Fig. 5: ascription of trigrams to Elements, Later Heaven sequence.


Fig. 6: ascription of trigrams to 12 Main and 8 Extraordinary Meridians, Early Heaven sequence (read inwards).

Remedial actions in particular gua sectors of the property will bring corresponding health benefits (fig. 6).

The wu xing / Five Elements can give indications of likely meridian and organ disturbances and cures according to the strengths and weaknesses of the feng shui of the particular property (fig. 7).

For example, a dead tree or ugly pylon to the southwest can negatively impact digestion and reproduction, while a fire-element enhancement to the south of a property can benefit a resident’s heart meridian.

More detailed Compass School styles can give more specific indications: san he / Triple Combination, ba zhai / Eight House Portents, and the bespoke ming gua / Destiny Trigram styles can provide indications of areas of a property likely to provoke illness in all or some members of the household.



Fig. 7: the Five Elements and assignations. In traditional Chinese medicine Wood rules the liver, gall bladder, tendons, nerves, nails & eyes; Fire rules the heart, pericardium, small intestine, arteries & tongue; Earth rules the spleen, pancreas, stomach, muscles, lips & mouth; Metal rules the lungs, large intestine, skin, body hair & nose; and Water rules the kidneys, bladder, reproductive organs, bones & ears.


Similarly fei xing / Flying Star charts can reveal in which areas of a house and in which time periods there is likely to be sickness qi present (for example a 2 – 5 Star combination). These charts can also yield recommendations for room use or timely vacation, and Five Element cures, amelioration and enhancements as preventative or curative medicine.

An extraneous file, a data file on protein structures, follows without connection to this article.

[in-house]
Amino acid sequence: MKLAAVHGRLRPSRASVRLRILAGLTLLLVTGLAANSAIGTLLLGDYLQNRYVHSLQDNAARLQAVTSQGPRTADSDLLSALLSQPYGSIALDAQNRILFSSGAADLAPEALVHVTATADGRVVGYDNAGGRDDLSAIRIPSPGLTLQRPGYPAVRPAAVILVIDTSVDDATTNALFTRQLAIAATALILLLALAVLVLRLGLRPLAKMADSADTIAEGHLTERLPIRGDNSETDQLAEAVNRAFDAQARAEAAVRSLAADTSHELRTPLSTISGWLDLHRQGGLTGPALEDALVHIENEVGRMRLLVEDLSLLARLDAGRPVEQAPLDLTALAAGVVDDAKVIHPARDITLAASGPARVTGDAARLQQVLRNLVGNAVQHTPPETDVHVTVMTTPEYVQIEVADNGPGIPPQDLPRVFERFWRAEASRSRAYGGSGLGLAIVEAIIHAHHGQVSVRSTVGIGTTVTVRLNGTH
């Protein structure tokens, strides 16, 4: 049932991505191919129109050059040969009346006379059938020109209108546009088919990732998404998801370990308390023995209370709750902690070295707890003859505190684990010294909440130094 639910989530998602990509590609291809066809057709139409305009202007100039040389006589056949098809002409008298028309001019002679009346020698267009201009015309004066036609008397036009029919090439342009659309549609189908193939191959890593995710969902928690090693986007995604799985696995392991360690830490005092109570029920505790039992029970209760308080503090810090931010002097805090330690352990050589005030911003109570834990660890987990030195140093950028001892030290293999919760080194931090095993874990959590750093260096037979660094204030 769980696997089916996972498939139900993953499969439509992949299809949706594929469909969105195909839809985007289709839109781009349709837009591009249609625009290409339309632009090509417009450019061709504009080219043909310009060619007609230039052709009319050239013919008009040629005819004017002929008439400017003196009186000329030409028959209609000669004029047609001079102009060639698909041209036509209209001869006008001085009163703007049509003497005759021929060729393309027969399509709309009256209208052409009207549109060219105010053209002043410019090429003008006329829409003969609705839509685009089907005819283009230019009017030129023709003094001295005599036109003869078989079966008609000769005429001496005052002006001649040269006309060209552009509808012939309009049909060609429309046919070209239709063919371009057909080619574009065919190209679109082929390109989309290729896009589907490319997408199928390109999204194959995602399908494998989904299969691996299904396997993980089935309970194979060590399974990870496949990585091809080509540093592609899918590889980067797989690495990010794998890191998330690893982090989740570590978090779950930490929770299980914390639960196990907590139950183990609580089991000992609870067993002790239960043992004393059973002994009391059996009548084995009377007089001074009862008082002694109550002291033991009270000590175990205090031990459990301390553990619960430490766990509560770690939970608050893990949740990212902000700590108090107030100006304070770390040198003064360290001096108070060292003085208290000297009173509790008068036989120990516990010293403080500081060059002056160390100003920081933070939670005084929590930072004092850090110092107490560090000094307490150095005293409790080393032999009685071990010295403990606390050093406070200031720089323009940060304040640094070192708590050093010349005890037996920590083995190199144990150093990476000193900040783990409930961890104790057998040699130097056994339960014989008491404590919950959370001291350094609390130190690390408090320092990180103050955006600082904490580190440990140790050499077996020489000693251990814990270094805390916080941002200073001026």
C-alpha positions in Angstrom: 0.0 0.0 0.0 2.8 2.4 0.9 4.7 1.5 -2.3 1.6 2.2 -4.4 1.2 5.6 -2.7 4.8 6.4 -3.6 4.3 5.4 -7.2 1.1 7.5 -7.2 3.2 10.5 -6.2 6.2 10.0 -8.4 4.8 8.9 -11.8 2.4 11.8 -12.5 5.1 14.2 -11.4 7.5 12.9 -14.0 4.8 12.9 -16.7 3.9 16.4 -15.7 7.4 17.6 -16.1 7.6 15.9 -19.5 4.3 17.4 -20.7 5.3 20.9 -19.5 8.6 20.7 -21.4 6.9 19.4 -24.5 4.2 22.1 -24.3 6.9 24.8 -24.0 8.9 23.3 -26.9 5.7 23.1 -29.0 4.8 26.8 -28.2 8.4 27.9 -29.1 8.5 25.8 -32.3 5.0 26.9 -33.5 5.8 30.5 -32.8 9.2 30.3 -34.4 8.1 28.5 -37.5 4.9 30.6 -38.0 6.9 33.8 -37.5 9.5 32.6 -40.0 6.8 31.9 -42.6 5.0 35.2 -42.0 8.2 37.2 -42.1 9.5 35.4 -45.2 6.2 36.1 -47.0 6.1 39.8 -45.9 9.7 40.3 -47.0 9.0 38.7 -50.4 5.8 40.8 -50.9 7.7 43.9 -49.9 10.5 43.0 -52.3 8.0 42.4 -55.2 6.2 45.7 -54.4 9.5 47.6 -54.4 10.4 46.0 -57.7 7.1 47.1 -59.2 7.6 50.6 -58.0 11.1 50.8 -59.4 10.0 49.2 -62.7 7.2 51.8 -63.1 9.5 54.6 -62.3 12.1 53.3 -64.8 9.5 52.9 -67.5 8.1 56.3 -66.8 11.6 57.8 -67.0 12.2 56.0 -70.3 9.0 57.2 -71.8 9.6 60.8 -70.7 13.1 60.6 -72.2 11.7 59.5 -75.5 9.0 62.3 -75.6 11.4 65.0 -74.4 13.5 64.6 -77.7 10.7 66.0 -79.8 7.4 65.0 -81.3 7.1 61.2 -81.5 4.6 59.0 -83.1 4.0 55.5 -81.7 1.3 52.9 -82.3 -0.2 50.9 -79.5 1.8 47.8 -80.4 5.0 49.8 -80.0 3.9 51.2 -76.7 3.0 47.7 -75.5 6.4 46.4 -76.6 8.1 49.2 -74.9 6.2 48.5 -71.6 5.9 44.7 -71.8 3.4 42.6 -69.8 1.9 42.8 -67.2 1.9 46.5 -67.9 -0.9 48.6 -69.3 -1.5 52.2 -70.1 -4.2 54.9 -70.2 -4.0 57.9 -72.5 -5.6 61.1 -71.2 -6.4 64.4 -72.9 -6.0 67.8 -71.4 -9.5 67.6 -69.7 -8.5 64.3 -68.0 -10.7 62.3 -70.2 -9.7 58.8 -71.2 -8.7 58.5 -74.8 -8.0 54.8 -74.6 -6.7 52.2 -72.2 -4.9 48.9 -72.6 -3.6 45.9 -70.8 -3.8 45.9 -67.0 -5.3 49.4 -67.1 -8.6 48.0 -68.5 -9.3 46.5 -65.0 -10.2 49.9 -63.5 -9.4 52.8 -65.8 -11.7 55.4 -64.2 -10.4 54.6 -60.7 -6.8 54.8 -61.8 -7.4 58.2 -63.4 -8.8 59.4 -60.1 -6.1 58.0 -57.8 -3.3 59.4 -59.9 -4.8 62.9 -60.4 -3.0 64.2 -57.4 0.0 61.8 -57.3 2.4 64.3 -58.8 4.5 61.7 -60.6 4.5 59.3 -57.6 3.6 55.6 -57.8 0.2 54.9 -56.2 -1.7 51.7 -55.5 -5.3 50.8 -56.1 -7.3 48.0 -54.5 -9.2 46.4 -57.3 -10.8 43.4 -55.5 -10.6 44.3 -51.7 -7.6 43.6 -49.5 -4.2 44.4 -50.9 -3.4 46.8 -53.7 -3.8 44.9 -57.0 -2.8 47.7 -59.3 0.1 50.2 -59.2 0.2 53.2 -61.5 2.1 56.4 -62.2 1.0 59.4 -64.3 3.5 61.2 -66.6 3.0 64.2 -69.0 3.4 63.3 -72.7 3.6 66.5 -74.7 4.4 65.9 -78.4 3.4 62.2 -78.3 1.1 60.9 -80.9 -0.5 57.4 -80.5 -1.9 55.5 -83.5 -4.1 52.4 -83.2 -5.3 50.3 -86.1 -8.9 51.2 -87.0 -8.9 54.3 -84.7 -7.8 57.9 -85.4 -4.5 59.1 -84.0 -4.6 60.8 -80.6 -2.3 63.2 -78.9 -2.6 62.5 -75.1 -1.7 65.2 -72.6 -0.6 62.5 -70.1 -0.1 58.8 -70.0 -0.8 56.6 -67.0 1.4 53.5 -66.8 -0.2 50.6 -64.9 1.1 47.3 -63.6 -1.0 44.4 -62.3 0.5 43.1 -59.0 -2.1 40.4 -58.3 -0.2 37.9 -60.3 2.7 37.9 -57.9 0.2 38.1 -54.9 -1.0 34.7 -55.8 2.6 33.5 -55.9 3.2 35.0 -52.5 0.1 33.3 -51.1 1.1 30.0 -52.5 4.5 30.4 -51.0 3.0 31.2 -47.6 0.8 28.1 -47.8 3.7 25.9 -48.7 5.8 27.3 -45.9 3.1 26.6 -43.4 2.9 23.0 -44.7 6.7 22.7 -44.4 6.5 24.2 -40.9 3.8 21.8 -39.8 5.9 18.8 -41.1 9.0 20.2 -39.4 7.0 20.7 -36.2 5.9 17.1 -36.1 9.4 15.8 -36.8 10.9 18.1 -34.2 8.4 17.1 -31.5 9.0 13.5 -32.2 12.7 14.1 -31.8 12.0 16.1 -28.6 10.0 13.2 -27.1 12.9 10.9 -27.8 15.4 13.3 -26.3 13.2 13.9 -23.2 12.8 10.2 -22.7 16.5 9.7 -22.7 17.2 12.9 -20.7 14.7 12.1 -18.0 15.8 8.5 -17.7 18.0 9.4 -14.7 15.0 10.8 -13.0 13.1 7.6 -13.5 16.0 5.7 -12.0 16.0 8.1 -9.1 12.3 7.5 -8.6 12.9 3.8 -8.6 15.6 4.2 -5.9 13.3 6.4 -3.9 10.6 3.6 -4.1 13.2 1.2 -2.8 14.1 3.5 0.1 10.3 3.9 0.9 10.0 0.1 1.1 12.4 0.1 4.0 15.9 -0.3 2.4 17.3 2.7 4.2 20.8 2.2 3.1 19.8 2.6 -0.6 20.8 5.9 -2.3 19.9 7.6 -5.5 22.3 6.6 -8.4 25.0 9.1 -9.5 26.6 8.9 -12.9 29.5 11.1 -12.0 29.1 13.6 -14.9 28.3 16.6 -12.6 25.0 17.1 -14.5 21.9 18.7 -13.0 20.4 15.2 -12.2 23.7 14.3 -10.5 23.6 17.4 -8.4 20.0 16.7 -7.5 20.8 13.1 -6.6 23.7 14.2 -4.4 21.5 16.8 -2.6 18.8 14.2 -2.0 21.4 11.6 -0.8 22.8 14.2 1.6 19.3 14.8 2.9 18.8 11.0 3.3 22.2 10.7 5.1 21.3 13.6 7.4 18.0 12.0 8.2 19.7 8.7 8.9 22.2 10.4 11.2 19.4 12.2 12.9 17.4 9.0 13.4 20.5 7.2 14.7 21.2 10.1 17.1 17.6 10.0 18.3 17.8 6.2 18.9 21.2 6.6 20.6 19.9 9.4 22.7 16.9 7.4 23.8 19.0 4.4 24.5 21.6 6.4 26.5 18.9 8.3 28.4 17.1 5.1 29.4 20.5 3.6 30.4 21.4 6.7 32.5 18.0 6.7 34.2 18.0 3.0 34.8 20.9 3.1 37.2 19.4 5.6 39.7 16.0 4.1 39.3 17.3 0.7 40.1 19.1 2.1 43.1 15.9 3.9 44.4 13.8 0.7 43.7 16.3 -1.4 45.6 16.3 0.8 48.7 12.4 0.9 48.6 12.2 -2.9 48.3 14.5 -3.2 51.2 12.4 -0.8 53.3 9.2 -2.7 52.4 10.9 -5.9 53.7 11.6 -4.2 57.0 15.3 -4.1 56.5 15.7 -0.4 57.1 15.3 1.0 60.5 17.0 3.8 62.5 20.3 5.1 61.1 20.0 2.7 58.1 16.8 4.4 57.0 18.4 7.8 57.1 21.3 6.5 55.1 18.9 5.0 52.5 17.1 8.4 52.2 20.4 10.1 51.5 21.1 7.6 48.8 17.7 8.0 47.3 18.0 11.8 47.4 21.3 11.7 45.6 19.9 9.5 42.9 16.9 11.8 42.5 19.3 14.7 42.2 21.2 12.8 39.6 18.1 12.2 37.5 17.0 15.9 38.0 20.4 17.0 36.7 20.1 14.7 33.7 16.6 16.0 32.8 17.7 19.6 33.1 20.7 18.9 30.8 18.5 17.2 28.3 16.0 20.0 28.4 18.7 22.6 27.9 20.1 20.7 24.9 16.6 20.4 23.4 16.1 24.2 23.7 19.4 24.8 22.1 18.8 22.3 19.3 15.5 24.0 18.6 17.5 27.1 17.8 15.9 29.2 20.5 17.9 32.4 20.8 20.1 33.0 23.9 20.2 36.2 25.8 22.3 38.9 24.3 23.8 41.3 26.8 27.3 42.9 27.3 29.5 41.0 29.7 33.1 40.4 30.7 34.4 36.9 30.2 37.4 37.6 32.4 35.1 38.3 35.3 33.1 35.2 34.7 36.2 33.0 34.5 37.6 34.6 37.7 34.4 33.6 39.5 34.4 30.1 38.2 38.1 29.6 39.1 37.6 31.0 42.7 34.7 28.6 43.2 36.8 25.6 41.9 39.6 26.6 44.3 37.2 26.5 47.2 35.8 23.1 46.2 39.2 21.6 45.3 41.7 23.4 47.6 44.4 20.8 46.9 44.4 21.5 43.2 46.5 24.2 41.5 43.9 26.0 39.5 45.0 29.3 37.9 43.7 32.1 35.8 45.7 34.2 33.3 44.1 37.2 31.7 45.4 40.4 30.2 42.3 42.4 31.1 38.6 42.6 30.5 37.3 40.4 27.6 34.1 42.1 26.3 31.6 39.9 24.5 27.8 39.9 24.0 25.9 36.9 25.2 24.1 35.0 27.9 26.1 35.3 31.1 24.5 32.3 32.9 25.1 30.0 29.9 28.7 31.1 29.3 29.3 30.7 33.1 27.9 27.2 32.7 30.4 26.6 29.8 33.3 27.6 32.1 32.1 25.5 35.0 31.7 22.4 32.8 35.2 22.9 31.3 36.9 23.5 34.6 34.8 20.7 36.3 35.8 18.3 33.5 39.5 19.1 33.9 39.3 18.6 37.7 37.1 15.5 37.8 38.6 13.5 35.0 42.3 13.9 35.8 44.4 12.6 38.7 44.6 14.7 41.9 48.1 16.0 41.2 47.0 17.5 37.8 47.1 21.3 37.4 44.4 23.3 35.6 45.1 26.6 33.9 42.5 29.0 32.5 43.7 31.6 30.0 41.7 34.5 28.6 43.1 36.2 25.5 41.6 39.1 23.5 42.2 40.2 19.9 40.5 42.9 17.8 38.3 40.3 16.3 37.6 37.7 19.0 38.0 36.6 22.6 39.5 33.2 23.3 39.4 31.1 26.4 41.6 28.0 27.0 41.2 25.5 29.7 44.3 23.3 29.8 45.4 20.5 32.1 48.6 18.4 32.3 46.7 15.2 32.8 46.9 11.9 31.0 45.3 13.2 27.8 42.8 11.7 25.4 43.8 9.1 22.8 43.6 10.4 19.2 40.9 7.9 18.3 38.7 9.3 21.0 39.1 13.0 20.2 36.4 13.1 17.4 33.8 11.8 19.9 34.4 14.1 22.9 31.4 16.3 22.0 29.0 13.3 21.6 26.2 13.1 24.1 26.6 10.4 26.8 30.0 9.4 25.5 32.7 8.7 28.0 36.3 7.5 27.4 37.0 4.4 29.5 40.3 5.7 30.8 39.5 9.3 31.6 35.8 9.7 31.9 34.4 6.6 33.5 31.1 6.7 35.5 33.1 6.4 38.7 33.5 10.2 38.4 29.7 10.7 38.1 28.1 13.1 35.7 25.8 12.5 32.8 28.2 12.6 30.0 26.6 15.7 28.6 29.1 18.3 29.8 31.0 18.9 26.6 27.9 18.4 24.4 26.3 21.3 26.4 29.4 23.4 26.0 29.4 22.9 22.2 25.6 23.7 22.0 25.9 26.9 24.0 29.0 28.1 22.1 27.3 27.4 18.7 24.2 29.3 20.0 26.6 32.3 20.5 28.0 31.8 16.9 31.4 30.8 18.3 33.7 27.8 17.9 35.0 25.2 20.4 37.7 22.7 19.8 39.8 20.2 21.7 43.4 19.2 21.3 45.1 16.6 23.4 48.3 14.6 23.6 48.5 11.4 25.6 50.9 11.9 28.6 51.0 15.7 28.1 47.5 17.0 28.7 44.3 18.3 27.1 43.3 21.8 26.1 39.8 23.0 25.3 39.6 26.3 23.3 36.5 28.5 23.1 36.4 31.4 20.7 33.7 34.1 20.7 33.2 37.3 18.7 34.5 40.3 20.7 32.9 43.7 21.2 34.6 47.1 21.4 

Ba zi / Eight Characters / Four Pillars progressed birth charts provide indications of helpful and unhelpful Elements for individuals during different time periods, which can inform both the design of their home and the choice of helpful herbs and Meridian acupoints.

The study of these Heavenly cycles in time and space will reveal potential danger periods and areas, and the quality of Earth Meridian qi in the respective sectors determines how profoundly the Heavenly disharmony will manifest in impacting on physical health.


The Mysterious Underground Energies

Healthy, fertile qi is termed sheng qi; any hostile qi or form in the environment that is threatening to health or fortune is termed sha - this could be an astrological threat arising in a chart, a visible psychological or tangible threat in the environment (figs. 8, 9) or most importantly (as the Chinese character for sha suggests – fig. 10) from geopathic stress.

The surface of the earth is woven with a pattern of etheric threads identical in energy and importance to the meridians of the human body.

Fig. 8: examples of visible environmental
 sha impacting on Heavenly qi entering a front door
Fig. 9:  remedies for the situation
depicted above.


Chen Su Xiao [d.1332 C.E.] wrote:

“In the subterranean regions there are alternate layers of earth and rock and flowing spring waters. These strata rest upon thousands of vapours (qi) which are distributed in tens of thousands of branches, veins and threadlike openings...The body of the earth is like that of a human being... Water flows in subterranean courses called Lung Mai - Dragon Meridians.   Passing to and fro out of sight, the hidden veins of water serve, like the bloodstream of animals, to remove impurities from the body of the earth... and to deposit curative minerals within it [cf. wei qi and ying qi]... The earth’s circulatory system is matched by an ever-undulating network of currents in the atmosphere. The currents, running through the mai / Meridians, carry the qi / breaths of life”.